In this article, I will share my first experience at a Japanese onsen with you all, tell you what I wish I knew before going, and give you some first-time goer onsen tips!
Have You Experienced Japanese Onsen Culture?
I wish everyone could try this unique experience as a part of Japanese culture. Because of its distinctiveness, it is also one of Japan’s most popular tourist activities. A journey to Japan would be less gratifying if it did not include a visit to a Japanese onsen. All your concerns regarding being naked in front of strangers and friends will vanish after you’ve tried it. Just be cool; you’ll enjoy it afterward. Let’s begin your search and take advantage of this rare opportunity to experience an onsen while in Japan.
What is an Onsen?
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Visiting an Onsen is a common pastime in Japan. Onsen, meaning “hot spring” in Japanese, are firmly steeped in Japanese historical traditions and culture. Onsen in Japan refers to a place with bathing facilities using the waters of natural hot springs, and they are found all across Japan due to Japan’s active volcanic locations. The water in onsen contains a high concentration of minerals which produces the ideal environment for bathing and relaxing while also providing several health advantages.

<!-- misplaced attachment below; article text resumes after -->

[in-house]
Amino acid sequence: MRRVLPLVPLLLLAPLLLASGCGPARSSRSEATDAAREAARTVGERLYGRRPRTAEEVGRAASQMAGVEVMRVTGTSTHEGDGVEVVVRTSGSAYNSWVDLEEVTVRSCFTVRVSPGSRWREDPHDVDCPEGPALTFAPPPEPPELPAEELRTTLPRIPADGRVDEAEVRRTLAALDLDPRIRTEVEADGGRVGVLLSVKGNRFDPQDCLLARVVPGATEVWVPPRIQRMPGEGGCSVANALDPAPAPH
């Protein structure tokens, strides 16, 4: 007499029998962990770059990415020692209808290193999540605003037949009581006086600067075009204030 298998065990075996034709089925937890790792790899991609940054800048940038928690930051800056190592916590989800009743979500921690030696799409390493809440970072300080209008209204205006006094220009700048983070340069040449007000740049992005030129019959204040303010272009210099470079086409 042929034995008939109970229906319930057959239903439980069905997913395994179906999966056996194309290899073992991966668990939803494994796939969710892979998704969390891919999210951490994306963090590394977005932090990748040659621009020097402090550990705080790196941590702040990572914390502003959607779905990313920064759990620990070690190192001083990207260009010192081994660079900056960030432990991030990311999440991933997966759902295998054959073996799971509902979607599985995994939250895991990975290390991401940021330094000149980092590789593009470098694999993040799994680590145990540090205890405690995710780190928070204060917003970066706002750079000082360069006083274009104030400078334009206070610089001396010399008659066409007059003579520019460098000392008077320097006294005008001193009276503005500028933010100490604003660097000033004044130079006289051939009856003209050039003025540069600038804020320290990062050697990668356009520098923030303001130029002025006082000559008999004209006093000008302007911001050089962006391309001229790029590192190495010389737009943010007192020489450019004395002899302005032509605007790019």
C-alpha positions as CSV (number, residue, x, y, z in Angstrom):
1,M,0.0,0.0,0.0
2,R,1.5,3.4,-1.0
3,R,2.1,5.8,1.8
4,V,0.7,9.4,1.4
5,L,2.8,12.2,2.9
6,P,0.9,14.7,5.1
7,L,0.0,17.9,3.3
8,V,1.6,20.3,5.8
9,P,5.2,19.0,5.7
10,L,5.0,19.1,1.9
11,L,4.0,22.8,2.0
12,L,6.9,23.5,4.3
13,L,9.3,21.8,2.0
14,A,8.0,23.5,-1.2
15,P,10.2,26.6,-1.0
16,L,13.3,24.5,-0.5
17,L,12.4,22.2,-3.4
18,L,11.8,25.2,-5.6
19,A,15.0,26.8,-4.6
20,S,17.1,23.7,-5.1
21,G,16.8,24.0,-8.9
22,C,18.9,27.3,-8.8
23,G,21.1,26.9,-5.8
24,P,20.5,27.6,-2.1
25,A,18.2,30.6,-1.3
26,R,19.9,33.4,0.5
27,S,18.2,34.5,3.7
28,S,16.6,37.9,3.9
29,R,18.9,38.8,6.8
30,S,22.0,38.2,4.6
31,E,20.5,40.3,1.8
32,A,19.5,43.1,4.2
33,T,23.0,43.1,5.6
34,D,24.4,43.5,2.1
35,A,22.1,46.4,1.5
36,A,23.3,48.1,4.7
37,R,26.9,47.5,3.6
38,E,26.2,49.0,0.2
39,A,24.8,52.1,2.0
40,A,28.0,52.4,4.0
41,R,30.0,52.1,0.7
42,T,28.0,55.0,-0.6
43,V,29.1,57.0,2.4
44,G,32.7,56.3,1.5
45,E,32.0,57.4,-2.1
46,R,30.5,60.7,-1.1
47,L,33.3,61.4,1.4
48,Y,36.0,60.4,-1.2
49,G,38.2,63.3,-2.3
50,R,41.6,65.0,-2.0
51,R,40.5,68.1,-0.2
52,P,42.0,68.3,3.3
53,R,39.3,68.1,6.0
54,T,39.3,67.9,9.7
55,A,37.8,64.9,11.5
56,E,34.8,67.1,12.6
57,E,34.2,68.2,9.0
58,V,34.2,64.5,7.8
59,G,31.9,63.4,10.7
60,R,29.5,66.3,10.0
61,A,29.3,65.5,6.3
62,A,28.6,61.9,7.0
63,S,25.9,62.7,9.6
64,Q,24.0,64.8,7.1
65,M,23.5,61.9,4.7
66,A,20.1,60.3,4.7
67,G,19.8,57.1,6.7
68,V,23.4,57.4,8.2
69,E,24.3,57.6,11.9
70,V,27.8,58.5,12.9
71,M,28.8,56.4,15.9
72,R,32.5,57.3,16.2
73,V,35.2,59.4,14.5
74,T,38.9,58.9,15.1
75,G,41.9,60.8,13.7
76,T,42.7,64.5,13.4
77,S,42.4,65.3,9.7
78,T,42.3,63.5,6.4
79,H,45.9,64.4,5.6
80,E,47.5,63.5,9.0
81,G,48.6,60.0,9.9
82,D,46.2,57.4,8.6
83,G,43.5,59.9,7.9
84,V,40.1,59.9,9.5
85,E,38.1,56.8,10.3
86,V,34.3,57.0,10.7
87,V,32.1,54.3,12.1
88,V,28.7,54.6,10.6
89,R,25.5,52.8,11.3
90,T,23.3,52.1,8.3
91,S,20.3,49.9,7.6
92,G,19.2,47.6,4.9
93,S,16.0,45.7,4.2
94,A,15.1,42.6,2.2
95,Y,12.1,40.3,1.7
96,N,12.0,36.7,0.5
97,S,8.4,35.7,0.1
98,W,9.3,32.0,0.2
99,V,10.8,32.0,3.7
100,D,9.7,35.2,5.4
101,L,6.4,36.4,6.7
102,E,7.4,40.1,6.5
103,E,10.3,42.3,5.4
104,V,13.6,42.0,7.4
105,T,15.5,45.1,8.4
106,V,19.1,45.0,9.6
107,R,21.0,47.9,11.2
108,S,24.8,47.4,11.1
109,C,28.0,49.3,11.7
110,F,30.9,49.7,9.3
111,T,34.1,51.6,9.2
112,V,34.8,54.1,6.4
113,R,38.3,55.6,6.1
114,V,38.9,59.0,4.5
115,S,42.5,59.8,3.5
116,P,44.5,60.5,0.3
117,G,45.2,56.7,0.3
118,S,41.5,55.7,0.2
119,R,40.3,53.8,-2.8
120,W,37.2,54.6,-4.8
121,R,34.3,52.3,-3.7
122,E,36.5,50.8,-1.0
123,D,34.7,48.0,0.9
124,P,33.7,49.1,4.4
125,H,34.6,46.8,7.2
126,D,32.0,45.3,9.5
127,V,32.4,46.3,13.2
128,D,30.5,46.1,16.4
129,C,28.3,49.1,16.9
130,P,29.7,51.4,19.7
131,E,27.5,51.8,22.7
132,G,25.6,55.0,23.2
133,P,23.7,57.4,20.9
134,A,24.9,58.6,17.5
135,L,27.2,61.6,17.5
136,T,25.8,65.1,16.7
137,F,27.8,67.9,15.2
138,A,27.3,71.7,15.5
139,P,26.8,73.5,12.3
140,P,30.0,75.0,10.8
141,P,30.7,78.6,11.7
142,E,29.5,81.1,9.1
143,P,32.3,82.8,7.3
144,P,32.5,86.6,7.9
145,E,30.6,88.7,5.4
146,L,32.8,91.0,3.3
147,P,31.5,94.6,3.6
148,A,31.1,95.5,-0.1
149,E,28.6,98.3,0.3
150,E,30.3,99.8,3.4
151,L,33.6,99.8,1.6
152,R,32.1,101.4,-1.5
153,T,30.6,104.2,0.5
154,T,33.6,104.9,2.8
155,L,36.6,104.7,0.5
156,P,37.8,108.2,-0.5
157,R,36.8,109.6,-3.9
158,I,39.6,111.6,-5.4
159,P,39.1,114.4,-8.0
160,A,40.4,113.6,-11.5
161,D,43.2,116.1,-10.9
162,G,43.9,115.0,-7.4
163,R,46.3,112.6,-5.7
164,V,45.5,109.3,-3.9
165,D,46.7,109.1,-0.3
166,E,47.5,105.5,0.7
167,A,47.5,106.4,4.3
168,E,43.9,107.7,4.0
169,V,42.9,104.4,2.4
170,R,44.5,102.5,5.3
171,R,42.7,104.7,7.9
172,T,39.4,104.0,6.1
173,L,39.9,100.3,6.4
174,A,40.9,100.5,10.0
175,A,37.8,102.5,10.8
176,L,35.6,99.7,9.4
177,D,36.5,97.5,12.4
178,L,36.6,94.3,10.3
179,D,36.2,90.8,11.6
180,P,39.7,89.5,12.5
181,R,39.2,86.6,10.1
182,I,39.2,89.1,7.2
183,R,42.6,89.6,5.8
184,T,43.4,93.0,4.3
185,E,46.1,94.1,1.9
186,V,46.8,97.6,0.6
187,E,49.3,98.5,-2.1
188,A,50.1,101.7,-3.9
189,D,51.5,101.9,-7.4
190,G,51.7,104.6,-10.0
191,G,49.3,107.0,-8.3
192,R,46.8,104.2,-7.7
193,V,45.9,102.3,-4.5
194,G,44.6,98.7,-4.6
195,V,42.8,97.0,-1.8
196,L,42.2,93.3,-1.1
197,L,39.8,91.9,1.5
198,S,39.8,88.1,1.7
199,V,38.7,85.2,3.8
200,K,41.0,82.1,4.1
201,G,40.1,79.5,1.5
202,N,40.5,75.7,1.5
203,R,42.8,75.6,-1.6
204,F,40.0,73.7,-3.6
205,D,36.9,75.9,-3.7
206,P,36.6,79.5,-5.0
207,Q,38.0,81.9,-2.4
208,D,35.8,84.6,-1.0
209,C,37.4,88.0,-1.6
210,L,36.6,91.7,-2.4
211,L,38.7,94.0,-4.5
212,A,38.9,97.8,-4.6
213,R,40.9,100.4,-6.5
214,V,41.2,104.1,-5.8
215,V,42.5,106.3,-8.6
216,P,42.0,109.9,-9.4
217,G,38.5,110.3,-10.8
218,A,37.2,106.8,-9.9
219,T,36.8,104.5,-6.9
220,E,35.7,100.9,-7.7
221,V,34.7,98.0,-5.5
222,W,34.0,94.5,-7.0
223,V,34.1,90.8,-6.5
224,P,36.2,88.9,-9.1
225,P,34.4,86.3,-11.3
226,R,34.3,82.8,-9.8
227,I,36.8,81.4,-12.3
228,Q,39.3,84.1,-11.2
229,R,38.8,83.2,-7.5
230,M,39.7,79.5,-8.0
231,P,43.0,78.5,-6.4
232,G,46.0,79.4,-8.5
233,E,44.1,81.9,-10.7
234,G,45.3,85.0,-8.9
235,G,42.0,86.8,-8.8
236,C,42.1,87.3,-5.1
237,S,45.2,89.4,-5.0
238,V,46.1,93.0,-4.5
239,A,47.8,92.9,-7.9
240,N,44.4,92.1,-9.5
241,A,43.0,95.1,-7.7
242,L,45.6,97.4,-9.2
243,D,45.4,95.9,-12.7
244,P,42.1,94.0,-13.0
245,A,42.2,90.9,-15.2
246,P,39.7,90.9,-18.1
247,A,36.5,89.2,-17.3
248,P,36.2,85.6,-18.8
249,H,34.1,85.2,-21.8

My First Onsen Experience
At first, I was nervous, and feeling unsafe and weird was nerve-racking. Surely it’s normal for everybody to feel such feelings at first if they have never tried it or have not experienced its beneficial qualities. Now, to me, it’s one of the best ways of relaxing the whole body with the mind simultaneously. I can’t imagine anything better than relaxing in a hot pool. Now it is on my list of things I look forward to doing on the weekends.
Because most of us had never experienced or attended an onsen, one of my professors planned an onsen visit as part of our yoga club. I wasn’t as excited as the other people at first! This is because you must bathe or soak in the water completely nude. Consider bathing with other people, naked, in the same room! I was a little frightened of what would happen. It was like surrendering to complete embarrassment, it was too tough for me, and I was never a fan of onsen until I experienced it myself.
As planned, we arrived at Kamiyu Onsen, an onsen resort with a large food court. We had to remove our shoes at the resort’s entrance and walk inside barefoot. After that, we secured our valuable things in the lockers. When we were heading to the dressing room, I was sweating a lot because it was pretty humid inside the resort.
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Before entering the dressing room, our professor reminded us of the dos and don’ts. Cameras are often not permitted inside the bathing area. Inside the bathing area, no large towels are allowed; just small towels you can use to cover yourself. We entered the dressing room with our professor and some of my classmates, and received a basket with a large towel and a little towel. The worst part for me was…